Reducing poultice corrosion

Discussion in 'Fiberglass and Composite Boat Building' started by fallguy, Apr 8, 2022.

  1. fallguy
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    fallguy Senior Member

    B7F4CF64-0A3F-471B-A9BE-A9FF89A07009.jpeg I was going to put this boat in freshwater, but she is probably headed to salt.

    I did not anodize or paint these 6x10 aluminum beams. There is an obvious point of saltwater ingress, well four or six actually since 6 beams.

    Any comments are welcome.

    like would it be better to try to come up with a way to keep these dry or better to flush them or definitely coat them, etc.

    I am even wondering about sealing with wax or some silliness..
     
  2. fallguy
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    fallguy Senior Member

    Here is a picture of the forward beam.

    These are catarmaran beams in a demountable cat. image.jpg
     
  3. bajansailor
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    bajansailor Marine Surveyor

    Re how your cat is demountable, will you be taking it to pieces every winter to take her home, or will she remain in one piece once you have trucked the sections to the water (which might now be salt)?
    Are the beams made from marine grade aluminium?
     
  4. SolGato
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    SolGato Senior Member

    I would consider having them hard anodized.

    Second to that, a metal etching primer and a high quality topside paint has worked well for me in the tropics on old extrusions that were once well protected from anodizing.

    If the clamps aren’t aluminum, a hard durable plastic lining material might be considered to create a barrier against electrolysis.
     
  5. fallguy
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    fallguy Senior Member

    I have neoprene between the straps and the beam.

    The beam is marine aluminum, like 6061-t3 maybe. I forget. It is sparcraft s830 from 5 years ago....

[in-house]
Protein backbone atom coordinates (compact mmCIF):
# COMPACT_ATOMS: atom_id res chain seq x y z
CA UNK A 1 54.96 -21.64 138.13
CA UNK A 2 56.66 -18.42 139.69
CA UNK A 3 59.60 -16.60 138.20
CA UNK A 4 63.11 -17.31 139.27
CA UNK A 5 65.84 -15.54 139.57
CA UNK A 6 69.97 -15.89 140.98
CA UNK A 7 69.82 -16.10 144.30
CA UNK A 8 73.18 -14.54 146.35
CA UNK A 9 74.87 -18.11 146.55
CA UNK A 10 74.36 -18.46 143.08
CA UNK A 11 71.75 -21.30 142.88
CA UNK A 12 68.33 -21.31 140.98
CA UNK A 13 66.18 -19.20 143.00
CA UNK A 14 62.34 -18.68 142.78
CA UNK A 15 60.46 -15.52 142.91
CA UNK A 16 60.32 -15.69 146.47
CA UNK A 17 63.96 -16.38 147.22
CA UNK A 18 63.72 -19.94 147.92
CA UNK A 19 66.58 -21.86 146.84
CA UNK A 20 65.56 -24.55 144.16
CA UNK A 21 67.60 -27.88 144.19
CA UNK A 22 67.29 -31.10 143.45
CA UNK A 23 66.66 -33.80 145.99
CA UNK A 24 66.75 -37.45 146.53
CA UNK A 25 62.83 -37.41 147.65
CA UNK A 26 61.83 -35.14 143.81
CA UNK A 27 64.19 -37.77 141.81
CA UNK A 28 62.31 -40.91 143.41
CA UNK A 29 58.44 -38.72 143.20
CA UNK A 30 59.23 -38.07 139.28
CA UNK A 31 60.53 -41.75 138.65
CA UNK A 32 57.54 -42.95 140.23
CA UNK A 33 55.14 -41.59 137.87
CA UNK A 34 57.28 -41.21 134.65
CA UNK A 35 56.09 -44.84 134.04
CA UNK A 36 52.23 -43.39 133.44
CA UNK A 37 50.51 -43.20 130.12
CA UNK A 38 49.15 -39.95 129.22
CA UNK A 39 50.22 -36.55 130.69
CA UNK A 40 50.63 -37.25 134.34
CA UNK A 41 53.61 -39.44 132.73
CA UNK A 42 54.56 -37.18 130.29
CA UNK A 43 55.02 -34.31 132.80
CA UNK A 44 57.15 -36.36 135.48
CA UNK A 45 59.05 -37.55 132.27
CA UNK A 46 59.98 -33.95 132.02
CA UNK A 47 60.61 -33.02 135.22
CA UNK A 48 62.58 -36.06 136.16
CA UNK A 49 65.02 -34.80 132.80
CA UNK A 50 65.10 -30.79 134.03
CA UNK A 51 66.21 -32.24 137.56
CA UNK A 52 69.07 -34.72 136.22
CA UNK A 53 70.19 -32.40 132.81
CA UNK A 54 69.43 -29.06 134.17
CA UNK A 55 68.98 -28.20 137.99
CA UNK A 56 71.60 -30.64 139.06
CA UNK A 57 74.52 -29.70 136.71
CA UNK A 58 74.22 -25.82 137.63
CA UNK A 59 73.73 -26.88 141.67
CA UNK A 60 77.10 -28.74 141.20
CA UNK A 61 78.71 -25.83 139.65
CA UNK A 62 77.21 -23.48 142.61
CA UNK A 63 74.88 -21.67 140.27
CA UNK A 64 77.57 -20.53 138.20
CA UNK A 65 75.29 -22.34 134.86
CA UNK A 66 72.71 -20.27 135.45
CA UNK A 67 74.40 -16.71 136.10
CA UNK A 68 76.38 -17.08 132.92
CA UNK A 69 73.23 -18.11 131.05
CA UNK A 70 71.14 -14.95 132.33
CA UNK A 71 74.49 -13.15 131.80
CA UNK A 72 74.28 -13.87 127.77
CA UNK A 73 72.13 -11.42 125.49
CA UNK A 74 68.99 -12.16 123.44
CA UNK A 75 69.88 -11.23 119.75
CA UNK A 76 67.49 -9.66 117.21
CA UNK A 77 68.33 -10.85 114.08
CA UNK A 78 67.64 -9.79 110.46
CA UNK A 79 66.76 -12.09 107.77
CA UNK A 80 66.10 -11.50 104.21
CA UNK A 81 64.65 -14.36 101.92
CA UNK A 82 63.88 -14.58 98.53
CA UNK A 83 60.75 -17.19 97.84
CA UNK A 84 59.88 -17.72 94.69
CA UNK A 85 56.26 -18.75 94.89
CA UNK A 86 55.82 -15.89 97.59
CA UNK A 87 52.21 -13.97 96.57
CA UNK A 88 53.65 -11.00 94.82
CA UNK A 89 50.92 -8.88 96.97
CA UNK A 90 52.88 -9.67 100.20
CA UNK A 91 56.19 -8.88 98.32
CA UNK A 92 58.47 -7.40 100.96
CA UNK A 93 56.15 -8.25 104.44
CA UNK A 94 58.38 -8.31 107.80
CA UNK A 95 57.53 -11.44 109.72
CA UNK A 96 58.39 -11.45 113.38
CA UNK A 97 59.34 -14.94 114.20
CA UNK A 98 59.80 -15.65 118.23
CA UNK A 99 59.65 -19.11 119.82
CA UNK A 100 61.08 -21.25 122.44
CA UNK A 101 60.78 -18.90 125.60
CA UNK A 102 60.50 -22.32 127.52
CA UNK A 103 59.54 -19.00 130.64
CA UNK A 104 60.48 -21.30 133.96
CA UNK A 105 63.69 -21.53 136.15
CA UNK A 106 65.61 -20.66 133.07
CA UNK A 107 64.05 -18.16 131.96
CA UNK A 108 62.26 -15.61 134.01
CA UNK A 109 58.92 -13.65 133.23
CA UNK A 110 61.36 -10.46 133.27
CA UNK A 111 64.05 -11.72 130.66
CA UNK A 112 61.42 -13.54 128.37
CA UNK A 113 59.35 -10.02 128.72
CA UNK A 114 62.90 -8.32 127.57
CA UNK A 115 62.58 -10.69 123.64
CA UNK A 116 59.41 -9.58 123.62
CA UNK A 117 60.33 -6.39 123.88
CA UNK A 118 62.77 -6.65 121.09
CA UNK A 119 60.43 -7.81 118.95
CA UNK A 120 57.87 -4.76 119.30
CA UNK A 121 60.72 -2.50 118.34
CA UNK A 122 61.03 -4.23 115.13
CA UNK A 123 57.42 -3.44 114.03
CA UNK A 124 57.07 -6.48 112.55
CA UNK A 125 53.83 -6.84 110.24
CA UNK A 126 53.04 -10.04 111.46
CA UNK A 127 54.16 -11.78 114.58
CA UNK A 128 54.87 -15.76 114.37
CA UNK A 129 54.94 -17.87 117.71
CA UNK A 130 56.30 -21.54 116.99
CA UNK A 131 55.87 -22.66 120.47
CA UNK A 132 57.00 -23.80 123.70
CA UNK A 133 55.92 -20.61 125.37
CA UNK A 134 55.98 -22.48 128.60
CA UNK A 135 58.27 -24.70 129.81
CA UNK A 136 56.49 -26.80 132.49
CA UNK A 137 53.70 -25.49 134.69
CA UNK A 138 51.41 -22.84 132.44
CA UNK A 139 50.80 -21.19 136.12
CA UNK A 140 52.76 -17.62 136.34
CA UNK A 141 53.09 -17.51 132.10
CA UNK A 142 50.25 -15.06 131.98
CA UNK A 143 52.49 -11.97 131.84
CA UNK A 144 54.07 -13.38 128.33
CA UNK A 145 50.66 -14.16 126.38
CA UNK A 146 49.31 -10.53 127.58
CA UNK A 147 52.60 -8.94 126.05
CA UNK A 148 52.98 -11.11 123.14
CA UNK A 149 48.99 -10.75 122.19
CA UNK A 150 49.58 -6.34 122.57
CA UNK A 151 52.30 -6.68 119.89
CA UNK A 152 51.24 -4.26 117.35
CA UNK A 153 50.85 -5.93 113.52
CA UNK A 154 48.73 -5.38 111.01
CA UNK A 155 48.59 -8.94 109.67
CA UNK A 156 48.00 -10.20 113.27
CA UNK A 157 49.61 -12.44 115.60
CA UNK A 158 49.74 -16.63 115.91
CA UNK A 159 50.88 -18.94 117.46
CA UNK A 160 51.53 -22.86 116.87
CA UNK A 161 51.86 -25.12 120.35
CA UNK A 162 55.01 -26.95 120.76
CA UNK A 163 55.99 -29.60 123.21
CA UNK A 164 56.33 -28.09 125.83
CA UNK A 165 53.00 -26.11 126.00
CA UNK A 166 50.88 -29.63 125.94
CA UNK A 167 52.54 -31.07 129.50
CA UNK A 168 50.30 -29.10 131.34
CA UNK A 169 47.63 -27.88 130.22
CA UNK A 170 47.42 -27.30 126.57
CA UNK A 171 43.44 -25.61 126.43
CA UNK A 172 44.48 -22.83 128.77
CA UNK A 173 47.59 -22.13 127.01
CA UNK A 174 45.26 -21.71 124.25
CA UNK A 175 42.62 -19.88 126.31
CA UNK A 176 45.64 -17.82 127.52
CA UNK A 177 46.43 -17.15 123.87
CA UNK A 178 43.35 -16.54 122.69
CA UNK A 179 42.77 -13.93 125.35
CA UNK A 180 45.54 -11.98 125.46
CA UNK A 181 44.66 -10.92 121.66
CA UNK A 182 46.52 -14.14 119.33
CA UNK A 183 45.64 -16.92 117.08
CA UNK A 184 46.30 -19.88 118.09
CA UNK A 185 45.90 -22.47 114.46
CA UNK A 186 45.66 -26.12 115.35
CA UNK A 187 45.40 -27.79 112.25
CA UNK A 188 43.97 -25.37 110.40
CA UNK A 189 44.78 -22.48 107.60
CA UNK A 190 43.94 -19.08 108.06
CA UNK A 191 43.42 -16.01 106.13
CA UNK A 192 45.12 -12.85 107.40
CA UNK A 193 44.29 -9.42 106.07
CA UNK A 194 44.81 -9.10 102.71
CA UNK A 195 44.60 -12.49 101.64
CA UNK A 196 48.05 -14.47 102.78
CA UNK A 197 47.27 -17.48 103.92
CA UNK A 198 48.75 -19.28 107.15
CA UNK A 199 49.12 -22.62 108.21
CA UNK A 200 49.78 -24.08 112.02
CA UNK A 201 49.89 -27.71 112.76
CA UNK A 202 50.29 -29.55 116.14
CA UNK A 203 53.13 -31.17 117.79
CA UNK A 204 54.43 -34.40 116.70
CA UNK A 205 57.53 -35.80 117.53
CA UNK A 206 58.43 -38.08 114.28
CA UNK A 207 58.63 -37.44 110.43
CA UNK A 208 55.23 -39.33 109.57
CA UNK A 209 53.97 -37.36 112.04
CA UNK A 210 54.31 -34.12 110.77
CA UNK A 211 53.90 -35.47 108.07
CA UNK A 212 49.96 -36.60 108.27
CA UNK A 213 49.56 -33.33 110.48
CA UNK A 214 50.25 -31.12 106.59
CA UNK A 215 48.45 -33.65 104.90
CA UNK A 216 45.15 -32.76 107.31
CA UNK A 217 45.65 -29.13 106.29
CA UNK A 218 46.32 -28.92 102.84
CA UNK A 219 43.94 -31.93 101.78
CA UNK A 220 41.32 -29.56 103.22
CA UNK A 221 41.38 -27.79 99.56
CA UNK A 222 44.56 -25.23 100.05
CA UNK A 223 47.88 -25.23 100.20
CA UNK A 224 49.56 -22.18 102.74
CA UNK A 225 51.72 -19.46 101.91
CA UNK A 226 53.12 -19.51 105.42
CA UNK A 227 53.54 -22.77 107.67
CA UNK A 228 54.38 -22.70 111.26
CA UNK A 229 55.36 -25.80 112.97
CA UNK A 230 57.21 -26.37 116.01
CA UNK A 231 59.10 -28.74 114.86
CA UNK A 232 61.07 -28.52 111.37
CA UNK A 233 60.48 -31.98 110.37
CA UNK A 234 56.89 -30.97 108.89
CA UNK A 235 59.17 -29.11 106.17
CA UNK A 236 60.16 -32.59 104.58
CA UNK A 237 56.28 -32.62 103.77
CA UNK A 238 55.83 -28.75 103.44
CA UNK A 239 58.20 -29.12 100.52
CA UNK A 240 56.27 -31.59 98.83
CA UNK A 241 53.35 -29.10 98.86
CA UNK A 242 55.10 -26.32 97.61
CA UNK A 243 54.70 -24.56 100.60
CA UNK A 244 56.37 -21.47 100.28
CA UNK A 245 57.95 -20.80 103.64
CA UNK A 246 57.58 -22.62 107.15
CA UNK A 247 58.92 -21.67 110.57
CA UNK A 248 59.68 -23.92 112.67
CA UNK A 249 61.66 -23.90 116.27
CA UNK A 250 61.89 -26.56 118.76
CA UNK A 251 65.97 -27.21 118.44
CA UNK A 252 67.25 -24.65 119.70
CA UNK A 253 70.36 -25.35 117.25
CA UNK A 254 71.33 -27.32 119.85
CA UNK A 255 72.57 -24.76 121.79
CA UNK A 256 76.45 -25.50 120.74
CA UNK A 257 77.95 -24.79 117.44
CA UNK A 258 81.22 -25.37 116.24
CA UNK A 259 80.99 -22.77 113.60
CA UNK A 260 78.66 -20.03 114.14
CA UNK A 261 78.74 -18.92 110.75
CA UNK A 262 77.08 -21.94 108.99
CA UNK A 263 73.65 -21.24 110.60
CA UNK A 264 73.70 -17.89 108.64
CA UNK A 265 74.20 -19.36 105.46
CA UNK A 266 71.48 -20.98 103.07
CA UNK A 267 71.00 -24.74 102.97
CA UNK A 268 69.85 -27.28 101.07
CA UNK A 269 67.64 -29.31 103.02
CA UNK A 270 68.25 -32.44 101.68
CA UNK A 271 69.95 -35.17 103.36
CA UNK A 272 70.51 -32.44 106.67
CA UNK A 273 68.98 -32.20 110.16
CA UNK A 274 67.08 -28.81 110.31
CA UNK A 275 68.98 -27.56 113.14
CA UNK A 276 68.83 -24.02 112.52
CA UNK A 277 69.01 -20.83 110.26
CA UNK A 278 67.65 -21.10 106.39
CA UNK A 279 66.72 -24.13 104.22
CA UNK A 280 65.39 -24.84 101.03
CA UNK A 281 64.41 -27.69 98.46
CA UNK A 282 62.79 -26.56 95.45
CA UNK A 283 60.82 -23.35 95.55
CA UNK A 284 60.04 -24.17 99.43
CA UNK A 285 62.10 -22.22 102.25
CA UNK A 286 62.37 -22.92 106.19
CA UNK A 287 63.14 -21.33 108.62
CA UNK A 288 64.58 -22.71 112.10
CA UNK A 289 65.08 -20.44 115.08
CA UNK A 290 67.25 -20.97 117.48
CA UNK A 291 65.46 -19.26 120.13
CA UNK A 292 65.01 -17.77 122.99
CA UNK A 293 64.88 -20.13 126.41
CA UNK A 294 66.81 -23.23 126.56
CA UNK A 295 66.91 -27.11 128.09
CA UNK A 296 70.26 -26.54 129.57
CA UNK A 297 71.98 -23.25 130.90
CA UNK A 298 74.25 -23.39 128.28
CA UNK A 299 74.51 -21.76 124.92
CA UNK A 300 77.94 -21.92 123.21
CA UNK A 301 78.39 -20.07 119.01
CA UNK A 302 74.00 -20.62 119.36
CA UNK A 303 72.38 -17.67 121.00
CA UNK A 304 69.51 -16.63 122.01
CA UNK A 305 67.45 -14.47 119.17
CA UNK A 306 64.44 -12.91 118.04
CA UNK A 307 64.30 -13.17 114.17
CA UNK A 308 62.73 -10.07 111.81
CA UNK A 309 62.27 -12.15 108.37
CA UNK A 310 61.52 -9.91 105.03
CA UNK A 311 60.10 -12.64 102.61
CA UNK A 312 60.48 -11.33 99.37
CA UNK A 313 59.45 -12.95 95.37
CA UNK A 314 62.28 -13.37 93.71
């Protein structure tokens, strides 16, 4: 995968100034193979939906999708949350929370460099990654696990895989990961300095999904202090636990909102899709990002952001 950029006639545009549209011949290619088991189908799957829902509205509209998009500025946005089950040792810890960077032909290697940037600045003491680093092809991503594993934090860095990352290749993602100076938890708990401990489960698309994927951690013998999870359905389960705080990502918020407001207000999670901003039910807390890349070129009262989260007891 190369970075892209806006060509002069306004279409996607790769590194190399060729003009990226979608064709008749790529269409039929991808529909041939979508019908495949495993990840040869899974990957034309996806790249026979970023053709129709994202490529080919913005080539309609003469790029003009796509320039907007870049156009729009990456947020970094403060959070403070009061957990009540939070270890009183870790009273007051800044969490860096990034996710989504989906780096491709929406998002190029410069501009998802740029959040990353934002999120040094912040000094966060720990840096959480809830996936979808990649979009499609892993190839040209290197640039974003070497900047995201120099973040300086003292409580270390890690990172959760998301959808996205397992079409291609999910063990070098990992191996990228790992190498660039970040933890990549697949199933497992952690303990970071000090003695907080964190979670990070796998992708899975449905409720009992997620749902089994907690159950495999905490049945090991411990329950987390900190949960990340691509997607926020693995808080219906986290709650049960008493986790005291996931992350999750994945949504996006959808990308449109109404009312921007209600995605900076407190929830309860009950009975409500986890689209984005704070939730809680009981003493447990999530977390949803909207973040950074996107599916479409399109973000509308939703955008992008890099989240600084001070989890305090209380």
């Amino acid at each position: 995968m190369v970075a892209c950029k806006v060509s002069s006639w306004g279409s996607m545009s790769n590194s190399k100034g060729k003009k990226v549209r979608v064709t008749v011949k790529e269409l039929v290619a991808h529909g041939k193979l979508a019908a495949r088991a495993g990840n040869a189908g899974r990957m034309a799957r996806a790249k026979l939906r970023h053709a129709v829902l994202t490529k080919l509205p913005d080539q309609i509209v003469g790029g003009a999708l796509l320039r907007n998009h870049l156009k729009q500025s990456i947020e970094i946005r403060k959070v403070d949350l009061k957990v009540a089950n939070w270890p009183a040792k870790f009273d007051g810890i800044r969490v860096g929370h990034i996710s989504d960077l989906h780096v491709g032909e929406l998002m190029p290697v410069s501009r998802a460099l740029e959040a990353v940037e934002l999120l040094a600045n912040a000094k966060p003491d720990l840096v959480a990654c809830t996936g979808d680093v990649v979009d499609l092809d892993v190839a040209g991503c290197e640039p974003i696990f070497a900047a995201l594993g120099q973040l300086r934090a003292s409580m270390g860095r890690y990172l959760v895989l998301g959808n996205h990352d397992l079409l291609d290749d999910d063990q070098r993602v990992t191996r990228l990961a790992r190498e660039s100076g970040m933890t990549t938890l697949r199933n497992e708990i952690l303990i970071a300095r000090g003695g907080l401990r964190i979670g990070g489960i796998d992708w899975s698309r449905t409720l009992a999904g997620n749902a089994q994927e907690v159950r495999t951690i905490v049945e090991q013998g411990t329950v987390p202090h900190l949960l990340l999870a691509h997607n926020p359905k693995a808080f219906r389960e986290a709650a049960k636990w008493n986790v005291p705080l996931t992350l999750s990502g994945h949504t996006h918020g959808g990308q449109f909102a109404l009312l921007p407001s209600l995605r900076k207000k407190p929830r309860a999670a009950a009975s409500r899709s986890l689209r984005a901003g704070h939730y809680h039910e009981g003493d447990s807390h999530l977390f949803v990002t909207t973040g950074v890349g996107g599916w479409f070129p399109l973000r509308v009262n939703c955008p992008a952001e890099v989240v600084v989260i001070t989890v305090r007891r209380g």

I had no plans to take the cat apart prior to launch. I could probably demount the thing next winter.
     
  6. Ad Hoc
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    Ad Hoc Naval Architect

    Poultice corrosion only occurs when aluminium is in direct contact with a wick-like material..i.e it is either: wet, constantly wet, or absorbs moisture.

    So long as you insulate the bear aluminium against the contact with this "material" - you're ok.
    Such as paint, gaskets etc..
     
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  7. fallguy
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    fallguy Senior Member

    The gaskets are installed on the boat side. So the likelihood of seawater stalling here is high.

    I probably have to tear the boat apart in the fall and treat the beams.
     
  8. SolGato
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    SolGato Senior Member

    Granted this is not directly related to boats and cross beams, but the basic idea still holds true in that not only does one have to worry about electrolysis due to dissimilar metals, but also water immersion, coatings, materials used for isolation, and any gaps or intrusion points where water can get in and create a “wet” environment.

    Pipe Supports: A Nagging Corrosion Problem Solved https://stoprust.com/technical-library-items/28-pipe-support-corrosion-solved/

    I suggested hard anodizing because I’ve seen 40 year old aluminum HobiCat extrusions that have stood up well in our harsh tropical environment having lived on the beach and been put away salt water “wet” their whole life. Sure, the rivets corrode and anywhere fixtures have loosened and rubbed against each other there is corrosion, but it’s amazing overall how well hard anodizing holds up.

    It’s certainly better than any kind of top coating, and the last time I checked, it still wasn’t too expensive of a process.
     
    Last edited: Apr 10, 2022
  9. Ad Hoc
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    Ad Hoc Naval Architect